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Kiwi Gets prestigious Australia and NZ forensics award

New Zealander presented with prestigious Australia and New Zealand forensics award

Mr Wayne Chisnall (retired General Manager Forensics, ESR New Zealand) was presented last Thursday night with the Australia New Zealand Policing Advisory Agency National Institute of Forensic Science (ANZPAA NIFS) John Harber Phillips Award. The Award recognises excellence in forensic sciences in Australia and New Zealand.

ACT Attorney General and Minister of Police, Simon Corbell presented Mr Chisnall with the Award at the Ministerial Council for Police and Emergency Management - Police dinner in Canberra.

Mr Corbell congratulated Mr Chisnall on receiving the award and paid homage to the late Hon. John Harber Phillips. In his speech he also noted the indispensable service forensic science provides to law enforcement.

“Mr Chisnall’s rigorous campaigning for sustained investment has ensured that the forensic community can cater to the significant pressures and demands that are now facing New Zealand’s forensic services,” said Mr Corbell.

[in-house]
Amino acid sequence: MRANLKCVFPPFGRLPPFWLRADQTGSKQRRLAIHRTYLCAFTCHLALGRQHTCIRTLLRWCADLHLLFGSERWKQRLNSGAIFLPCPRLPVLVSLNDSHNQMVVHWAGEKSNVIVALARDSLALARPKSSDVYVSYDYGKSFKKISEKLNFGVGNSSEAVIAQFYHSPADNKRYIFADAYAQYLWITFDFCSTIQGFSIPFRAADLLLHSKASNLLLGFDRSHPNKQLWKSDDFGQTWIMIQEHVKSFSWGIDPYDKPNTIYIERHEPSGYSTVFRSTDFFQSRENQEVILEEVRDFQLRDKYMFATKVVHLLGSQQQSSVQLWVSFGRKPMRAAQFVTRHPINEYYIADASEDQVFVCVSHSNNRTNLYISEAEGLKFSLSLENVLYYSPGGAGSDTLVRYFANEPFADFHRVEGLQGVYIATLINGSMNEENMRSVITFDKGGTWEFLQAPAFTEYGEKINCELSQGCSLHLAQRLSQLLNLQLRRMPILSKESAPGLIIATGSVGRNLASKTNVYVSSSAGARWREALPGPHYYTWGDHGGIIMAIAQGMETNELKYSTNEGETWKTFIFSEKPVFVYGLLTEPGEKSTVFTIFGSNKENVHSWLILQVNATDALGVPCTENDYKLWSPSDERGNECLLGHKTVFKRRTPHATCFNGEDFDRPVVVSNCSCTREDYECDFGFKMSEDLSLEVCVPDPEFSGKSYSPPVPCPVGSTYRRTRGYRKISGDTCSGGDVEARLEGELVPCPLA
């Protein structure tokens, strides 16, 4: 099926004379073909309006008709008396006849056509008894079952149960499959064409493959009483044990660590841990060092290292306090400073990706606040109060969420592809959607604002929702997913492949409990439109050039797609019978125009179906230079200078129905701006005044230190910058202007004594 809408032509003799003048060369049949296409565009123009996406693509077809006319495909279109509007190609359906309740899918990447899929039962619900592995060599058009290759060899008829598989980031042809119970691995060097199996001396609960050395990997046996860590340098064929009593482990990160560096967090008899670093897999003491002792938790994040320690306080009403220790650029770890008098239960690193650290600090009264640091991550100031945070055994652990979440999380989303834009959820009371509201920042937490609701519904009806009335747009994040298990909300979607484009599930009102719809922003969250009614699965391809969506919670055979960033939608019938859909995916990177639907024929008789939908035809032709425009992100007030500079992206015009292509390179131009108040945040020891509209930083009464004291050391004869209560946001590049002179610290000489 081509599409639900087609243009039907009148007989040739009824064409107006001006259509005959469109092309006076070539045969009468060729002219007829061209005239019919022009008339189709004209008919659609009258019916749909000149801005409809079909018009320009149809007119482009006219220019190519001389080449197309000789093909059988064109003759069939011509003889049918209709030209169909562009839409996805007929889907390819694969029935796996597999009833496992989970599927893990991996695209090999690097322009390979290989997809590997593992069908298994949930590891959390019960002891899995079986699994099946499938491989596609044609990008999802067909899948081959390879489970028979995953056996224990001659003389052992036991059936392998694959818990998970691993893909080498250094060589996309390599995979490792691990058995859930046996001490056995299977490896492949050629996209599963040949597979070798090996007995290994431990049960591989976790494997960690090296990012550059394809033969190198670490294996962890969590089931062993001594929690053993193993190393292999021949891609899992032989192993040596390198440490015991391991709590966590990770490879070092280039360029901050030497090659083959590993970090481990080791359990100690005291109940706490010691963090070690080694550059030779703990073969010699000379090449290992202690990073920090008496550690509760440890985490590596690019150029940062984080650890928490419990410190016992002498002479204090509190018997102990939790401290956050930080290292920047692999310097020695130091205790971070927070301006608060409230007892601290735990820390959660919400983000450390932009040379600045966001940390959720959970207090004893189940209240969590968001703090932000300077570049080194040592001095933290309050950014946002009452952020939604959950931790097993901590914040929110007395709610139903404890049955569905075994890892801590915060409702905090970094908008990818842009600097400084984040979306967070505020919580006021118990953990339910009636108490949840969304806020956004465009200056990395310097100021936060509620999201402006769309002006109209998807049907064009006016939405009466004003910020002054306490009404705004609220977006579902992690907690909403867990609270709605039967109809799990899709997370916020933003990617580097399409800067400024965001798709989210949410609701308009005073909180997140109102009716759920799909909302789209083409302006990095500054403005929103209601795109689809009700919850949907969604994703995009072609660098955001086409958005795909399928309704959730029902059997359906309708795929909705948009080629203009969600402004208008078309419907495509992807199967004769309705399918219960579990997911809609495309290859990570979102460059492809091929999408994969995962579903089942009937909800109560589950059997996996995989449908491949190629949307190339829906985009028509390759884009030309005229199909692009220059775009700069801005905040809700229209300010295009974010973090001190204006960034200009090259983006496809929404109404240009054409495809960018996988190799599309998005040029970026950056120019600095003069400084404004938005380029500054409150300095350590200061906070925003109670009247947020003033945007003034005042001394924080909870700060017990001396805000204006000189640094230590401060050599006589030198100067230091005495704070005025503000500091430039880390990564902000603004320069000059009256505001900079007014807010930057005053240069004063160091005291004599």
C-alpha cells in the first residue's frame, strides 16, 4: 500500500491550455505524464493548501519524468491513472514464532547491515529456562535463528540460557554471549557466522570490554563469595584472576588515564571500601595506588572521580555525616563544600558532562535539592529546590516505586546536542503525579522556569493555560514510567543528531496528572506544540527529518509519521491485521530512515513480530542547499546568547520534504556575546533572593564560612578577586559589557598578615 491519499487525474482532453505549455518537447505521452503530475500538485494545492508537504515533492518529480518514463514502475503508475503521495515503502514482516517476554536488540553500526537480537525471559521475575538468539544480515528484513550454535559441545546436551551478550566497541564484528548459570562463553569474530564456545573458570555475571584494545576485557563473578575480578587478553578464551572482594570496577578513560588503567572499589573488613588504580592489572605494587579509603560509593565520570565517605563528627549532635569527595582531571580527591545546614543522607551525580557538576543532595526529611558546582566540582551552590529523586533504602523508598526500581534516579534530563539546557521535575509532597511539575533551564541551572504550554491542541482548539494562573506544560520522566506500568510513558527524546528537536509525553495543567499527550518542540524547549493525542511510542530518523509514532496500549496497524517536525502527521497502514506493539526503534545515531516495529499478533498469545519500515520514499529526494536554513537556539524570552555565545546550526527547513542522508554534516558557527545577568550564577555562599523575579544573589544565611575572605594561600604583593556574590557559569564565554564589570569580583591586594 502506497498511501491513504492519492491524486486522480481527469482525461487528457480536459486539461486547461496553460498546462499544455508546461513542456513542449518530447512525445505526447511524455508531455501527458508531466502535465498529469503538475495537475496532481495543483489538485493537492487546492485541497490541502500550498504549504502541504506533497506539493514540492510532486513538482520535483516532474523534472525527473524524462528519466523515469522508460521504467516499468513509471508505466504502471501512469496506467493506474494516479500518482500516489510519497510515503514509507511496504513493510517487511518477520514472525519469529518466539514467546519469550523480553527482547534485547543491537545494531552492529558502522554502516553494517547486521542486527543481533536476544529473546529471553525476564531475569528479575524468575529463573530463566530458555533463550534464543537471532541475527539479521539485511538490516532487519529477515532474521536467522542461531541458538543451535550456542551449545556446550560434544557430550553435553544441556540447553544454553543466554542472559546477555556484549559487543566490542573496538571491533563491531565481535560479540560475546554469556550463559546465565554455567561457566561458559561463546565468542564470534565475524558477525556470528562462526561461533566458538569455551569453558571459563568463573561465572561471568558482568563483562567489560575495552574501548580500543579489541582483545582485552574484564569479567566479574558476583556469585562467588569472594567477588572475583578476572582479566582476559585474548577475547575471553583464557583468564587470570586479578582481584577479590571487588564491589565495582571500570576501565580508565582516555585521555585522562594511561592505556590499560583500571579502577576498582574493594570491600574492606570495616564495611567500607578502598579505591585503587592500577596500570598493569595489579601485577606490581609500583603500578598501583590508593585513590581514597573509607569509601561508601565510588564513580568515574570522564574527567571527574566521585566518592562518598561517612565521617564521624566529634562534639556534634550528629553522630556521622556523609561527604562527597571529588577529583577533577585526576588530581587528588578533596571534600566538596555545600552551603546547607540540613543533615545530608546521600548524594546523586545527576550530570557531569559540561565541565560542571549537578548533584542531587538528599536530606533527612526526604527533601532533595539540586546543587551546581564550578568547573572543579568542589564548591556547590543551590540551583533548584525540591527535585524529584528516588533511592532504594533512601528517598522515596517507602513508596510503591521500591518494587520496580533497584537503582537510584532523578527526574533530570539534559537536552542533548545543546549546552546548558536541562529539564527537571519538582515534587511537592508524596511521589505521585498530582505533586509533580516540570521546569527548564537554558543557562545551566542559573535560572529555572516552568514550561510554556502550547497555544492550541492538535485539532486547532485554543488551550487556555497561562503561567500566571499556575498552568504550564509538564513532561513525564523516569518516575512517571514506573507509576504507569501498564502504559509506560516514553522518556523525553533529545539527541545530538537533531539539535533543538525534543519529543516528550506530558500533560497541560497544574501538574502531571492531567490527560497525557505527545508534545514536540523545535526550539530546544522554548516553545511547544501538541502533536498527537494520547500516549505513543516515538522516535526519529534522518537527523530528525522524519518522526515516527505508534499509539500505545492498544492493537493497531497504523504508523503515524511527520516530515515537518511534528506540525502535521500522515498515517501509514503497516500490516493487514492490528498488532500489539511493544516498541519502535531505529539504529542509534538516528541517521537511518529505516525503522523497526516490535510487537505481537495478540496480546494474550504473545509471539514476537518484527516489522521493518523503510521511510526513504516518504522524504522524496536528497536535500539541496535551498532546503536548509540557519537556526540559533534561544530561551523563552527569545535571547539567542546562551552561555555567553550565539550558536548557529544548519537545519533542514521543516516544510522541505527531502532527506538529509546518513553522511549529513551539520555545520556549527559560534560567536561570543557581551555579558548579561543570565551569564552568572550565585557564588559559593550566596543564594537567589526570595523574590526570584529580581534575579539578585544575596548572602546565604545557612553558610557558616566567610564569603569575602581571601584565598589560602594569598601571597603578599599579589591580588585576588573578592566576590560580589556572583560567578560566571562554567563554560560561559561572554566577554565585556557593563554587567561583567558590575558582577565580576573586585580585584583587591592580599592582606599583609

Director of ANZPAA NIFS, Mr Alastair Ross said that as the inaugural recipient, Mr Chisnall truly personifies the quality and outstanding commitment that are fundamental to the purpose of this Award.

“Throughout his long and distinguished career, Wayne has displayed exceptional leadership and management skills and has led and guided forensic science in New Zealand through a remarkable period of change and challenge,” said Mr Ross.

Mr Chisnall was honoured to receive the award and acknowledged that he was only able to achieve so much due to the collaborative efforts of his fellow colleagues in forensic sciences.

“I am humbled by receiving this award. What I achieved was only possible through the support I had from the dedicated scientists in my team and from senior colleagues here and in Australia. Justice Phillips was a passionate advocate for the forensic sciences and this award will raise the profile of forensic science in Australasia. To be the inaugural recipient is a great honour for me,” said Mr Chisnall.

His commitment to the forensic sciences has continued following his retirement and until 2010, he worked on a number of special projects in New Zealand.

ENDS

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